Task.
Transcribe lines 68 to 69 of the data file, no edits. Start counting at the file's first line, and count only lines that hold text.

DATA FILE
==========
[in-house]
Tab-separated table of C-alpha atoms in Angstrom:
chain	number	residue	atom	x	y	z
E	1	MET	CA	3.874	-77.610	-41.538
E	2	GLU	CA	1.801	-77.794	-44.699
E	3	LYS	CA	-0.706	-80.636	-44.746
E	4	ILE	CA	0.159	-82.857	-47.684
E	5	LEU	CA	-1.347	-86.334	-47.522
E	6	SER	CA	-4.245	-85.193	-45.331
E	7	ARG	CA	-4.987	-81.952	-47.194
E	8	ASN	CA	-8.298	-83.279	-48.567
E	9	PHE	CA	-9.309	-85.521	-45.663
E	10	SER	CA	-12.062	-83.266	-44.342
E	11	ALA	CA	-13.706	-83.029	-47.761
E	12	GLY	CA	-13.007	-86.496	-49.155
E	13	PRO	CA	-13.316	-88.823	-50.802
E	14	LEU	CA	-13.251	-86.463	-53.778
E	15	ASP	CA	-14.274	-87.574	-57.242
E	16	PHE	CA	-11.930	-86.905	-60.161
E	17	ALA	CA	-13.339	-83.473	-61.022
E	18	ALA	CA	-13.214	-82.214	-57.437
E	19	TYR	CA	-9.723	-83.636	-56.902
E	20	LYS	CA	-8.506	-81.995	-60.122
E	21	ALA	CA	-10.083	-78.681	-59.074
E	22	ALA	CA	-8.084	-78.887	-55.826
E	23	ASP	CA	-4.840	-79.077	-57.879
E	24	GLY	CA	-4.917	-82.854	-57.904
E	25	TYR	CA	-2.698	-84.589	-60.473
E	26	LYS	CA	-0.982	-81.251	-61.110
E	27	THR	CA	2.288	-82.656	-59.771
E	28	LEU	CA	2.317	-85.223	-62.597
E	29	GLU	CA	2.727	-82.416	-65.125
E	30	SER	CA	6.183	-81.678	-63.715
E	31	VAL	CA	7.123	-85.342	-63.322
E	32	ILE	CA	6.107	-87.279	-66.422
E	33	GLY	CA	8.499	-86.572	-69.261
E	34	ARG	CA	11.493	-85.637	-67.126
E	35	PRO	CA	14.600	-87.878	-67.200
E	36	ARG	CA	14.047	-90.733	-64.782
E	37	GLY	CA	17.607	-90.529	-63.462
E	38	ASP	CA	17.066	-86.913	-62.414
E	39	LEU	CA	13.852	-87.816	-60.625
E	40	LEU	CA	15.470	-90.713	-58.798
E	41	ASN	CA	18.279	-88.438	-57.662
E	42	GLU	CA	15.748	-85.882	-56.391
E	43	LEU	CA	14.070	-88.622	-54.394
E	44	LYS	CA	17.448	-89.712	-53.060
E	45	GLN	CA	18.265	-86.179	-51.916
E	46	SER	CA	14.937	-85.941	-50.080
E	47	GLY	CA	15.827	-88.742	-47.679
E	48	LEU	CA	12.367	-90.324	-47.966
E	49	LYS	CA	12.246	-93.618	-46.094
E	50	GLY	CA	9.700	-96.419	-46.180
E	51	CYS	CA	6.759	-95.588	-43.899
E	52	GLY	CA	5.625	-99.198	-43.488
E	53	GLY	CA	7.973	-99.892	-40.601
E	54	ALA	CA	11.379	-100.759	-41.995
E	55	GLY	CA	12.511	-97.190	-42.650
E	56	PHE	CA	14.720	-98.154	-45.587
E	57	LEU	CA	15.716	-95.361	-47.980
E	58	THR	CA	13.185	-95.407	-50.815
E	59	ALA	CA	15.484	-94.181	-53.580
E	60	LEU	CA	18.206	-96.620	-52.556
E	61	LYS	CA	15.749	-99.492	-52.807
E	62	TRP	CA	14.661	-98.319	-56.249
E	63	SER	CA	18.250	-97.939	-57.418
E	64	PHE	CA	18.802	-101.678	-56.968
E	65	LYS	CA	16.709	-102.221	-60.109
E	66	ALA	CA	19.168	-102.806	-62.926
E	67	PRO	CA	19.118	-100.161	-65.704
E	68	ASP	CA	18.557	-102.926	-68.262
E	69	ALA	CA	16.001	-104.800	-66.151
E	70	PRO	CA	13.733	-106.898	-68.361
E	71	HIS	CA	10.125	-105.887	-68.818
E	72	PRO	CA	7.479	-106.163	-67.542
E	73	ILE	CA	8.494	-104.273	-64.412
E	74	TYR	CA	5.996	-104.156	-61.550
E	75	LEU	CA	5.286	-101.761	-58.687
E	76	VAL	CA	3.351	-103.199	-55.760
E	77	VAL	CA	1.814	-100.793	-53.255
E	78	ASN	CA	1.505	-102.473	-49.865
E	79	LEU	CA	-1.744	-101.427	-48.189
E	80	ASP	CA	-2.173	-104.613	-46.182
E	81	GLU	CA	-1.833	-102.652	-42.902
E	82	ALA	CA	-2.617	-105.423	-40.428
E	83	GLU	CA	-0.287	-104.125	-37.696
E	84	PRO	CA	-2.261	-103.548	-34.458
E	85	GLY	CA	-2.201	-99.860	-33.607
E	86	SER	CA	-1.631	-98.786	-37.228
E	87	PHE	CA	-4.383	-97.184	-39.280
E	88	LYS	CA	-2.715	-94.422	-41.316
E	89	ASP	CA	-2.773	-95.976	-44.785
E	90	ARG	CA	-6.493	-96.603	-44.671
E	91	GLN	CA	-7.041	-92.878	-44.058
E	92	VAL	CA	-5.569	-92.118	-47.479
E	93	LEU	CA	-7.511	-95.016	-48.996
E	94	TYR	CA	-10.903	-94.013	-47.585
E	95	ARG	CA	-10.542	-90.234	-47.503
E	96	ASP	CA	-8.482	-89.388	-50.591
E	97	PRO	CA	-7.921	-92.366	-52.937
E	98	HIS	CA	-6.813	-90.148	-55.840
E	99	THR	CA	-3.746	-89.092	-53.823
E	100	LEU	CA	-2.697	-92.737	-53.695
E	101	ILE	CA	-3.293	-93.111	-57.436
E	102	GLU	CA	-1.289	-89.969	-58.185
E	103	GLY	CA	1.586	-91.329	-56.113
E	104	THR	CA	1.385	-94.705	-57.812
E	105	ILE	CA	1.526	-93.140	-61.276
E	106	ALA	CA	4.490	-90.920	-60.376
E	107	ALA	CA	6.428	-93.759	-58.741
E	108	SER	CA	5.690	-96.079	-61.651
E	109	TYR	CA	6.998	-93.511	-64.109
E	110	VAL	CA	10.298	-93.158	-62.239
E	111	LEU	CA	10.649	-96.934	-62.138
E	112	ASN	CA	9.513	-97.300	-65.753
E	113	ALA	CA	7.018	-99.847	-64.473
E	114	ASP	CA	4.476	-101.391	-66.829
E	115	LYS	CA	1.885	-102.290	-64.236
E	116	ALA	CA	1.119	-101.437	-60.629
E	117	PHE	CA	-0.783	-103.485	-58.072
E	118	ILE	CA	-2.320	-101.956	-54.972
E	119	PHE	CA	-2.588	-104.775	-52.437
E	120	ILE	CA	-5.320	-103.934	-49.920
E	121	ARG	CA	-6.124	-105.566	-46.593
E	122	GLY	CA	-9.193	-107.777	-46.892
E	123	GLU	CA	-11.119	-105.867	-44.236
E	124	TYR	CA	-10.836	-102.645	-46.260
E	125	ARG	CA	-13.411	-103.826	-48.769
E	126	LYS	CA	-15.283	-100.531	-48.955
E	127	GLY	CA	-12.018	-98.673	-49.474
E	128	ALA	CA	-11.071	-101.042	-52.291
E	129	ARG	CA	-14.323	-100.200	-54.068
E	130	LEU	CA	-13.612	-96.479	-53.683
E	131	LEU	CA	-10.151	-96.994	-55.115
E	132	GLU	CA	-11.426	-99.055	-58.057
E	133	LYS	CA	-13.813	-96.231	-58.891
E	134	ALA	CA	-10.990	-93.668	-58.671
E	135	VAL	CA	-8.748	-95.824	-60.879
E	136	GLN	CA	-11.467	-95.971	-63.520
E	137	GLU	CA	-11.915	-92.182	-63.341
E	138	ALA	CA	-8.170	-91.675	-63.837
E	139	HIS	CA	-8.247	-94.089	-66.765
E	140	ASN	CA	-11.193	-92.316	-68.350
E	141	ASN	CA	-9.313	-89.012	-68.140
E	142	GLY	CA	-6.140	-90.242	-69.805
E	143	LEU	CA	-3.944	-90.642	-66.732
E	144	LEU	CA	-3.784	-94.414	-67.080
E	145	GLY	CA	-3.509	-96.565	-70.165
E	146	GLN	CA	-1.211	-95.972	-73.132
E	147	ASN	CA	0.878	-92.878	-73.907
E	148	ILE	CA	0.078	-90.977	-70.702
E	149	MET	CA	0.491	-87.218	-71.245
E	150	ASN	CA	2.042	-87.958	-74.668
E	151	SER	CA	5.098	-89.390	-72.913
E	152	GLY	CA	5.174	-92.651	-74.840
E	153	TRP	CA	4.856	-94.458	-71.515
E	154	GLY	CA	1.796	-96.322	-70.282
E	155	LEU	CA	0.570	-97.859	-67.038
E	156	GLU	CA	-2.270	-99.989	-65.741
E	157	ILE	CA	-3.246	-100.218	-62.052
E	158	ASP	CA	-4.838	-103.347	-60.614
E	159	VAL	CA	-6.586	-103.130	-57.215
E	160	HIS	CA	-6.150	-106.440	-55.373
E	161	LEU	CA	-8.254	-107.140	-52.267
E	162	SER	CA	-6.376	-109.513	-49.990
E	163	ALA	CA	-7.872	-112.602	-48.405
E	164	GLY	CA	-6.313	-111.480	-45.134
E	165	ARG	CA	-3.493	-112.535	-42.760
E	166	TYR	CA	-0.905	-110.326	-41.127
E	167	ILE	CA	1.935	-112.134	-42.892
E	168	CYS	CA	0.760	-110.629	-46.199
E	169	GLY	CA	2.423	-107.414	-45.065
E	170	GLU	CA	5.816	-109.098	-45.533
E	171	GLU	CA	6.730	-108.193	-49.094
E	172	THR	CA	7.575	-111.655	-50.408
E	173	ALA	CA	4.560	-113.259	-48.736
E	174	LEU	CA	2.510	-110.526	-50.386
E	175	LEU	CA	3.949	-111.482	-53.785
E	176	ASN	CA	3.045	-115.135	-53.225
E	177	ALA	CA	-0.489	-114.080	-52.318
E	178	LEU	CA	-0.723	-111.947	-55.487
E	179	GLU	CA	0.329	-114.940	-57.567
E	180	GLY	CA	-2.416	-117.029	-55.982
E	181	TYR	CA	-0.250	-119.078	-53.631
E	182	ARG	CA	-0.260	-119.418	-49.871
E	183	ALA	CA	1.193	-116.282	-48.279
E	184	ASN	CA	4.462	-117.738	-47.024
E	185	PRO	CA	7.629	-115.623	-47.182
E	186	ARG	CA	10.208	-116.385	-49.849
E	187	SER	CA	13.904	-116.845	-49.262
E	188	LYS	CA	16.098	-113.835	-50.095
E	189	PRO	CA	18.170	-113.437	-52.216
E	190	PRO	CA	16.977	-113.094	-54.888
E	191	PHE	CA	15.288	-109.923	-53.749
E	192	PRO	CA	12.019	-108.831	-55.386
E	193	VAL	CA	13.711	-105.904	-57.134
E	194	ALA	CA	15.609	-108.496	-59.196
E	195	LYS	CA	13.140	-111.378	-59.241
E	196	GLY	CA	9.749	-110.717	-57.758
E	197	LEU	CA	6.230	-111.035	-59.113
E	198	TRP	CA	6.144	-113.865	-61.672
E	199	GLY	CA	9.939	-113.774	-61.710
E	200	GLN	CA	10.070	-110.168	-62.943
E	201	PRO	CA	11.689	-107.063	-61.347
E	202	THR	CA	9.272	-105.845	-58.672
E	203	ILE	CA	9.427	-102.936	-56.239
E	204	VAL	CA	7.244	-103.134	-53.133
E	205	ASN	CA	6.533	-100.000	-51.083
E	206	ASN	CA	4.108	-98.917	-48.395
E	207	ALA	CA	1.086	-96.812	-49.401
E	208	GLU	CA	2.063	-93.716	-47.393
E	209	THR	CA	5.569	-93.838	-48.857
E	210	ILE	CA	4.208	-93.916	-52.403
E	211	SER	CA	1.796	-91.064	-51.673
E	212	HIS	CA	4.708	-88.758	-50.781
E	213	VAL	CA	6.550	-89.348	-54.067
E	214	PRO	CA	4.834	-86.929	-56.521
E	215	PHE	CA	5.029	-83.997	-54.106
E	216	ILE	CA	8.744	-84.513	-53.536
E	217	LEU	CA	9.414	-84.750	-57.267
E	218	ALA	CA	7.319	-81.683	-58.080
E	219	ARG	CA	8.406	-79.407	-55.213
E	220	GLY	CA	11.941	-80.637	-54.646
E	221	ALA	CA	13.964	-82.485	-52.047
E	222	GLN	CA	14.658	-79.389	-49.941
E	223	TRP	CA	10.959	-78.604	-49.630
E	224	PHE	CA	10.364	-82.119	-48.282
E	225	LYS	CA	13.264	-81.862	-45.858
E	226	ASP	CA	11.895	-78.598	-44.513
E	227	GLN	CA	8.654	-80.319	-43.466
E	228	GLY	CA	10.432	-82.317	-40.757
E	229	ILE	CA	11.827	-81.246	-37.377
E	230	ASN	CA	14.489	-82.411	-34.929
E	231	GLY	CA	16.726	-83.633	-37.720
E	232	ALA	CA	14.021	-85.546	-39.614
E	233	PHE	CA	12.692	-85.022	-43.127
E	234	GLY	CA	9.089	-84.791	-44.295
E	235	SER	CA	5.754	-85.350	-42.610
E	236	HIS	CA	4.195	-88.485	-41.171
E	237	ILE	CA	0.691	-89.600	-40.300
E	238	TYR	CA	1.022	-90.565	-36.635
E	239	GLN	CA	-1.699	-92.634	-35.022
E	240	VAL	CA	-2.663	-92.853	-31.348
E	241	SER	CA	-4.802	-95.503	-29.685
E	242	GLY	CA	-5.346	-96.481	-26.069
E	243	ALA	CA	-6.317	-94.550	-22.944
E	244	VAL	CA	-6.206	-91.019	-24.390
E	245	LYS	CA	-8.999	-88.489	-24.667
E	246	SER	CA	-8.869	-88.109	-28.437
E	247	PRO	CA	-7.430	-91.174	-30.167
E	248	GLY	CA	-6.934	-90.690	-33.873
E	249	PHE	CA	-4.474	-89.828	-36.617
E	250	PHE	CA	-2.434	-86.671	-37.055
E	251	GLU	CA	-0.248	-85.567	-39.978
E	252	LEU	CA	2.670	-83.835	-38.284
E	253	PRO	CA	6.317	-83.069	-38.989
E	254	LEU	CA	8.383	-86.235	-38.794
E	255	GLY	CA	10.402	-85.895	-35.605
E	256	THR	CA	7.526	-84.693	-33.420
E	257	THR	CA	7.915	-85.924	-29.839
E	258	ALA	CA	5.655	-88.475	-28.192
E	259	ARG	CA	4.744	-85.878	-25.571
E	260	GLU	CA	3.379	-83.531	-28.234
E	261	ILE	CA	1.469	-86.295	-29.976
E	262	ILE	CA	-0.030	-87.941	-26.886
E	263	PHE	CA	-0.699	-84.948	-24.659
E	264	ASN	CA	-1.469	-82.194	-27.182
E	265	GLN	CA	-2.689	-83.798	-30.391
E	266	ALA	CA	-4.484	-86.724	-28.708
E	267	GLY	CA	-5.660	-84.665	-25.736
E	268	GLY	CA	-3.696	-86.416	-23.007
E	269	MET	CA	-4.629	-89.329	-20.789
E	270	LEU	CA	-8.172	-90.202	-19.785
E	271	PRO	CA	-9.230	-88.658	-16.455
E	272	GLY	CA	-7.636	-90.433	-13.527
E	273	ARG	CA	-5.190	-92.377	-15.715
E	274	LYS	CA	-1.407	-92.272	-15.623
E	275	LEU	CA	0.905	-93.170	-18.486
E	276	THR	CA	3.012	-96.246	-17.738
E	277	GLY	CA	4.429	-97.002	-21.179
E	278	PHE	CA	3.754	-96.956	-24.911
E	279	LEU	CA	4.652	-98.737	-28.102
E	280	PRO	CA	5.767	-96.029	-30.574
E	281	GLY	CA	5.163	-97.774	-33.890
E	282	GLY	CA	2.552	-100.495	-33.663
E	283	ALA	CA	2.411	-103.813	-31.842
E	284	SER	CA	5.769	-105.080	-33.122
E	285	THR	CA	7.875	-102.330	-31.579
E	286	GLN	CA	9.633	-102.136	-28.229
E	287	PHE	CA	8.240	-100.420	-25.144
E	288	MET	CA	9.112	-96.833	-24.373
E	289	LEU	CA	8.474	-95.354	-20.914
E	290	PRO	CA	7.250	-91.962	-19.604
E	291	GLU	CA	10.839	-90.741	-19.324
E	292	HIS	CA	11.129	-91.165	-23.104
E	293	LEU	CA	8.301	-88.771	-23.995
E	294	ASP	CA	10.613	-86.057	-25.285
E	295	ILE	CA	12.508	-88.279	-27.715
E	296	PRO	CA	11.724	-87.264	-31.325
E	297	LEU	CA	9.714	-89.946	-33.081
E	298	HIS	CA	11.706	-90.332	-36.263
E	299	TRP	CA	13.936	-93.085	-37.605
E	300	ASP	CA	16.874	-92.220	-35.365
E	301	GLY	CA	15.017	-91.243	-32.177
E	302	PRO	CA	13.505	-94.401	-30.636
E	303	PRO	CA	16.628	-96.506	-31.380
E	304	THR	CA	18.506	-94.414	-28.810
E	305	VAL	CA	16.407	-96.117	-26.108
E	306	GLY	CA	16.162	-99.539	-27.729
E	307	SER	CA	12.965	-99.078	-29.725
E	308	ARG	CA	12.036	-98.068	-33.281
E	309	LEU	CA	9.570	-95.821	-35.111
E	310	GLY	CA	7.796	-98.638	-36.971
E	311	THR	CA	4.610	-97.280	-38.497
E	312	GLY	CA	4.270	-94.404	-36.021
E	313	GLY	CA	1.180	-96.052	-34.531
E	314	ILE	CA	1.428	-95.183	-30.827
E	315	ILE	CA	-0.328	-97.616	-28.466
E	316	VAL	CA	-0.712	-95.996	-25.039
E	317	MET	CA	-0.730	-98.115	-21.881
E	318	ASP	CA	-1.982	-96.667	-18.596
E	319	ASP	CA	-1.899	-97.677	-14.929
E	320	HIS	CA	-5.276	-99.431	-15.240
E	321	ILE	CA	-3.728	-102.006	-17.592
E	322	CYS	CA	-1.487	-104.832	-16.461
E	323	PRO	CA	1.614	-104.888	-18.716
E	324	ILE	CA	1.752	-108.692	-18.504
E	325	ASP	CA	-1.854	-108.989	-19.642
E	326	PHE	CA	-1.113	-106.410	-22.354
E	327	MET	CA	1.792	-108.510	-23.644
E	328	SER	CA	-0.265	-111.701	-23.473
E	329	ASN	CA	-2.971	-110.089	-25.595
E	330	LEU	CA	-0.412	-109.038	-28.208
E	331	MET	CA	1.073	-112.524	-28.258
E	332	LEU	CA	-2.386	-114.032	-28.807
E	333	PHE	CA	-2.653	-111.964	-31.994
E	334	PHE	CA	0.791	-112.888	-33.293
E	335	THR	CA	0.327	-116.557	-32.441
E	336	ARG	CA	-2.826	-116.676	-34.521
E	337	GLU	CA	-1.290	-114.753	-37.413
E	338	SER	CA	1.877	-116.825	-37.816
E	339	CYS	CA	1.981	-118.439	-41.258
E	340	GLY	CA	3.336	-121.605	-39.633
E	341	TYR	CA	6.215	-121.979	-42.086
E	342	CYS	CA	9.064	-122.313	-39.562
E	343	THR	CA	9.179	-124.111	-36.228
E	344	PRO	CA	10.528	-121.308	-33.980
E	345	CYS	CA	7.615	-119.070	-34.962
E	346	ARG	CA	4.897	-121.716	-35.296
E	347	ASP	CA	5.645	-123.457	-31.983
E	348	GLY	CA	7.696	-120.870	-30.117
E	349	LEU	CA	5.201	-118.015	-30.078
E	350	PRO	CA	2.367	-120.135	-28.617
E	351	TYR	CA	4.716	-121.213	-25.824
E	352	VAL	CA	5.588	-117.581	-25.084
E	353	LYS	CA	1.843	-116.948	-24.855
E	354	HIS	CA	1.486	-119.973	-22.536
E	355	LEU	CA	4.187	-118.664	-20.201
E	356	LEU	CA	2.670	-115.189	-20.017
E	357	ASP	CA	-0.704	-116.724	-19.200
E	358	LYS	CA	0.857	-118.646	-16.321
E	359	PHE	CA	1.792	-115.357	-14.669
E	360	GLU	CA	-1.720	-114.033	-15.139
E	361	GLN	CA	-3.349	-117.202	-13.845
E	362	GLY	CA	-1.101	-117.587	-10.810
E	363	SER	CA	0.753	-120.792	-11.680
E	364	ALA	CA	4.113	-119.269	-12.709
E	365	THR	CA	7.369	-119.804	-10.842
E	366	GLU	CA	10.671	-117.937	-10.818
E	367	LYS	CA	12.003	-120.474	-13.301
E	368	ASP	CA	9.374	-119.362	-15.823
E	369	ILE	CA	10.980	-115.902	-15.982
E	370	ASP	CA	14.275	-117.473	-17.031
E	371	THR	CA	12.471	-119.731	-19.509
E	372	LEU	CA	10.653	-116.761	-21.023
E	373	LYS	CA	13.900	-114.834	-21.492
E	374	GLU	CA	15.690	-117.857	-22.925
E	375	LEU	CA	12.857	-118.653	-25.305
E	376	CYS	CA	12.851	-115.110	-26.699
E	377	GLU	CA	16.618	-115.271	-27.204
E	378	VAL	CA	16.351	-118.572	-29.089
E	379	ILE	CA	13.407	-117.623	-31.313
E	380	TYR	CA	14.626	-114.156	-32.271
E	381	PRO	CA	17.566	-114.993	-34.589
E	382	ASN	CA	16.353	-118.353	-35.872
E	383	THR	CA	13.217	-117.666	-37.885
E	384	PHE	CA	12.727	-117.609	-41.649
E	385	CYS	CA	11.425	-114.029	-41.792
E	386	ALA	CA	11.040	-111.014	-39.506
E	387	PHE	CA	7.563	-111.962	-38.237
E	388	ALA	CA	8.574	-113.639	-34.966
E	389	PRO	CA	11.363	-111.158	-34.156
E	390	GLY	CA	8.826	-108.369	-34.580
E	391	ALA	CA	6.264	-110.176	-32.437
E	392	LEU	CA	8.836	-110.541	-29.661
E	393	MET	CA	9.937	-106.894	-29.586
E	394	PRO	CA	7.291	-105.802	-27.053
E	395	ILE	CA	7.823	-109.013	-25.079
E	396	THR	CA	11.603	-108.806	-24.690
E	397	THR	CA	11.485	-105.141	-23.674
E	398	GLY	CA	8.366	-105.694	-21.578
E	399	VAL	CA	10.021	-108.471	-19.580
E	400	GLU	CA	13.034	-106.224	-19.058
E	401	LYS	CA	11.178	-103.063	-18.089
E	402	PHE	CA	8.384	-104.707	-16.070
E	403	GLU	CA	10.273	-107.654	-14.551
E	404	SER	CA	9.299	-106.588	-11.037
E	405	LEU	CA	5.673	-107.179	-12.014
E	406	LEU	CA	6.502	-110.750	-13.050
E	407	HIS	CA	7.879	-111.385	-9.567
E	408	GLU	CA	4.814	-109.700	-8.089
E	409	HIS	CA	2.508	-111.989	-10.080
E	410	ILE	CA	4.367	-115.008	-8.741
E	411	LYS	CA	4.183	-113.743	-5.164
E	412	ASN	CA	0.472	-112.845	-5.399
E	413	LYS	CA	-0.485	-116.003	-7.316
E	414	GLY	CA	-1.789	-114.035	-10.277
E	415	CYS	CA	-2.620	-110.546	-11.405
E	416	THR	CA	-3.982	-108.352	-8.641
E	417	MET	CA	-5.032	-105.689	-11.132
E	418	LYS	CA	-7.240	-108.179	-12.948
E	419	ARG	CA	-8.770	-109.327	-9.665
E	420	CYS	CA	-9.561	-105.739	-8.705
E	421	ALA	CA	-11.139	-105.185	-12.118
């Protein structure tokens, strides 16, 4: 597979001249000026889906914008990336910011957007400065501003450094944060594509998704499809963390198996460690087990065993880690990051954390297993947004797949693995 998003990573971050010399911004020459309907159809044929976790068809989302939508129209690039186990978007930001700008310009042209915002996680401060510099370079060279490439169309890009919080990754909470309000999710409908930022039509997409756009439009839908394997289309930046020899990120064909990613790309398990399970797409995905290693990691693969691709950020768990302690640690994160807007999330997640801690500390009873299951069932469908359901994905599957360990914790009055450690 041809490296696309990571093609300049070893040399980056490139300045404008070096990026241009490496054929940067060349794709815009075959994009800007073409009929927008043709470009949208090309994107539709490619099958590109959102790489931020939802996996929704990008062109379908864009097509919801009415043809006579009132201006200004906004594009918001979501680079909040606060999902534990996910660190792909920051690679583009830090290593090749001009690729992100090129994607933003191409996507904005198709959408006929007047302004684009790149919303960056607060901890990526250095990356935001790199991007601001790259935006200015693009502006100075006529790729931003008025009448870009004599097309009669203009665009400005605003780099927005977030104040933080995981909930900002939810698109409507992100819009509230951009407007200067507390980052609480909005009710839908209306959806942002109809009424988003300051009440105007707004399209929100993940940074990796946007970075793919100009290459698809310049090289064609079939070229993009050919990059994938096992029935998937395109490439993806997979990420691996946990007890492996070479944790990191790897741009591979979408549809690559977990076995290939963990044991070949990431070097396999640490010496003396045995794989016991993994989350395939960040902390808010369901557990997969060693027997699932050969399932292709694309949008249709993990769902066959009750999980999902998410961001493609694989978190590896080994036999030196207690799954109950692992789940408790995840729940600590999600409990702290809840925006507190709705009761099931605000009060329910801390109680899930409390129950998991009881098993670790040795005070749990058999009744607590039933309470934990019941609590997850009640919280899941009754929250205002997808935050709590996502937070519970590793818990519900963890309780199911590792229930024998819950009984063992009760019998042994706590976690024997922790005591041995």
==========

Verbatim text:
E	65	LYS	CA	16.709	-102.221	-60.109
E	66	ALA	CA	19.168	-102.806	-62.926